Contribute to Multiple Employer Plans Including a Self-Directed Solo 401k
The IRS rules allow annual contributions up to a certain limit regardless of the number of traditional IRAs and or/Roth IRAs the participant has. However, the rules are more favorable for qualified plans such as 401k plans in that the participant can maximize annual contributions to multiple qualified retirement plans including a solo 401k ; thereby, the participant may be able to shelter more of his or her earned income.
2019 Employer Plan Contribution Limits
Only working for one employer (e.g., self-employed business)
If you are self-employed and work for no one else, the maximum contribution that can be made to your Solo 401k for the 2019 tax years is:
$56,000 in employer (profit sharing) and employee (salary deferral) contributions (combined). If you are 50 or older by the end of the 2019, you may contribute an additional $6,000 as catch-up salary deferral contribution.
Working for More than One Employer
If you work for more than one employer, the contribution limit is increased.
For example, if you are self-employed and work for another employer, you adopt a solo 401k for your self-employed business and your other employer offers a profit sharing plan, you can contribute $56,000 to your solo 401k for 2019 and another $56,000 as a profits sharing contribution to your other employer plan. This would result in a total contribution of of $112,000 to both plans combined for tax year 2019.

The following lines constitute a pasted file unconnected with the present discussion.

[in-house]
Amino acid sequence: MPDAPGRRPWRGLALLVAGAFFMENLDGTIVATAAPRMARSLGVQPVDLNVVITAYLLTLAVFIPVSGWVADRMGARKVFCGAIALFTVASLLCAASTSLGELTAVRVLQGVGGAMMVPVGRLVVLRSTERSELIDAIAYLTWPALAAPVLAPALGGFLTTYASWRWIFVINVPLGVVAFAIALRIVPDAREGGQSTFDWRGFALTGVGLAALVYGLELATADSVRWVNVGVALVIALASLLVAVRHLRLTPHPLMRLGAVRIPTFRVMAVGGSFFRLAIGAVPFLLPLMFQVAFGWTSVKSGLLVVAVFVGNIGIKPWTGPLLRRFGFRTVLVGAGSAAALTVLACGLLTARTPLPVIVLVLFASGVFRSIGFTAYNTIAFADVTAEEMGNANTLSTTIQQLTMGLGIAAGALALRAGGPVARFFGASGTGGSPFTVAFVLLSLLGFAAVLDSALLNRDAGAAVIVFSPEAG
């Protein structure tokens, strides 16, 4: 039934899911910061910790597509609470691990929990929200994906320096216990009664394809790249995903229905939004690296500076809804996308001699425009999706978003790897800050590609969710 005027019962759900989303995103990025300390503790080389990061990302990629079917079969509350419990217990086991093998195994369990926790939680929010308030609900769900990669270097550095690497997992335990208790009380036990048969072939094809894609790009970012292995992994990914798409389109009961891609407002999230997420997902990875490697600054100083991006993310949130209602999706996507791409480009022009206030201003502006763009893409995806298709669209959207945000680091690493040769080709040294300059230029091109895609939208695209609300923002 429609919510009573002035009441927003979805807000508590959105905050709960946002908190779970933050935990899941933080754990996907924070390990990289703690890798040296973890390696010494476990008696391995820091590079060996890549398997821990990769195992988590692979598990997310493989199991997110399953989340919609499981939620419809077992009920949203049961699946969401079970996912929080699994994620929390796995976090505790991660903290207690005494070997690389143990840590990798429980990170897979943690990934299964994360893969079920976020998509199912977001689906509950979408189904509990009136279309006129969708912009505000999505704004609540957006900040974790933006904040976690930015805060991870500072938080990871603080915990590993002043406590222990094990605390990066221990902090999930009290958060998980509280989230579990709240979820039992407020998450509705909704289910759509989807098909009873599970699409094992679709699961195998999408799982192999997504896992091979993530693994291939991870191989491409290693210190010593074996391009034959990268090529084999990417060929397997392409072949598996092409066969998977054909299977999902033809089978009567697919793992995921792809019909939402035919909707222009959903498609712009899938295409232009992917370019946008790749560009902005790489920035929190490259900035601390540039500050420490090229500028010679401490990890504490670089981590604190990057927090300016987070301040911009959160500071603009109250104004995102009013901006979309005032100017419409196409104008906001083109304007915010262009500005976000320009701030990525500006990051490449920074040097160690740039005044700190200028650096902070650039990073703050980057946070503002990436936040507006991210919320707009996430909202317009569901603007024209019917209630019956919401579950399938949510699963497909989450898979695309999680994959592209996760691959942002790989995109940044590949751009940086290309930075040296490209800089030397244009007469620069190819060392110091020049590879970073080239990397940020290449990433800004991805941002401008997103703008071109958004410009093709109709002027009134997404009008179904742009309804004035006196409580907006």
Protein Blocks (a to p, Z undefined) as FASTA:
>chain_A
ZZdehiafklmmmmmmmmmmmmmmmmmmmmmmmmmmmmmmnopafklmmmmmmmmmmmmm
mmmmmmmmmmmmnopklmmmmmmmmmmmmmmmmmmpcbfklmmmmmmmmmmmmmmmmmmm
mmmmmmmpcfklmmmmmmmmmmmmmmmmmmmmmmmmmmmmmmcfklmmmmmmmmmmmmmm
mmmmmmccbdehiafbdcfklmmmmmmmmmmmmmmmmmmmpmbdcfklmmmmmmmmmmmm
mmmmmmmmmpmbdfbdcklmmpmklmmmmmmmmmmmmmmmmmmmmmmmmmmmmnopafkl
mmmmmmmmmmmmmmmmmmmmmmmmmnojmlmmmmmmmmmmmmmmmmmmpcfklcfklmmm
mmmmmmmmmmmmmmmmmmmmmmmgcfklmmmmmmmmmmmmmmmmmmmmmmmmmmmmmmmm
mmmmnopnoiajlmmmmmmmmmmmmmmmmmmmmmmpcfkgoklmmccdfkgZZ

The 403(b) Exception
403(b) plans are an exception to the general multiple employer rule. The below illustration sheds light on the 403b exception.
Let’s say that you are self-employed part-time and have adopted a solo 401k plan, and that you also work for a school full-time and participate in their 403(b). For purpose of plan contribution limits, you would be treated as if you are participating in one employer’s retirement plan, which limits your aggregate contributions to both plans to $56,000 plus a catch-up contribution of $6,00. However, if the school offered a 401(k) plan instead of a 403(b), you would be able to contribute in aggregate $112,000 plus the $6,000 catch-up amount (a limit of $56,000 plus catch-up contributions to one plan).
IMPORTANT: Don’t confuse the Salary Deferral Limitations; click here to learn more.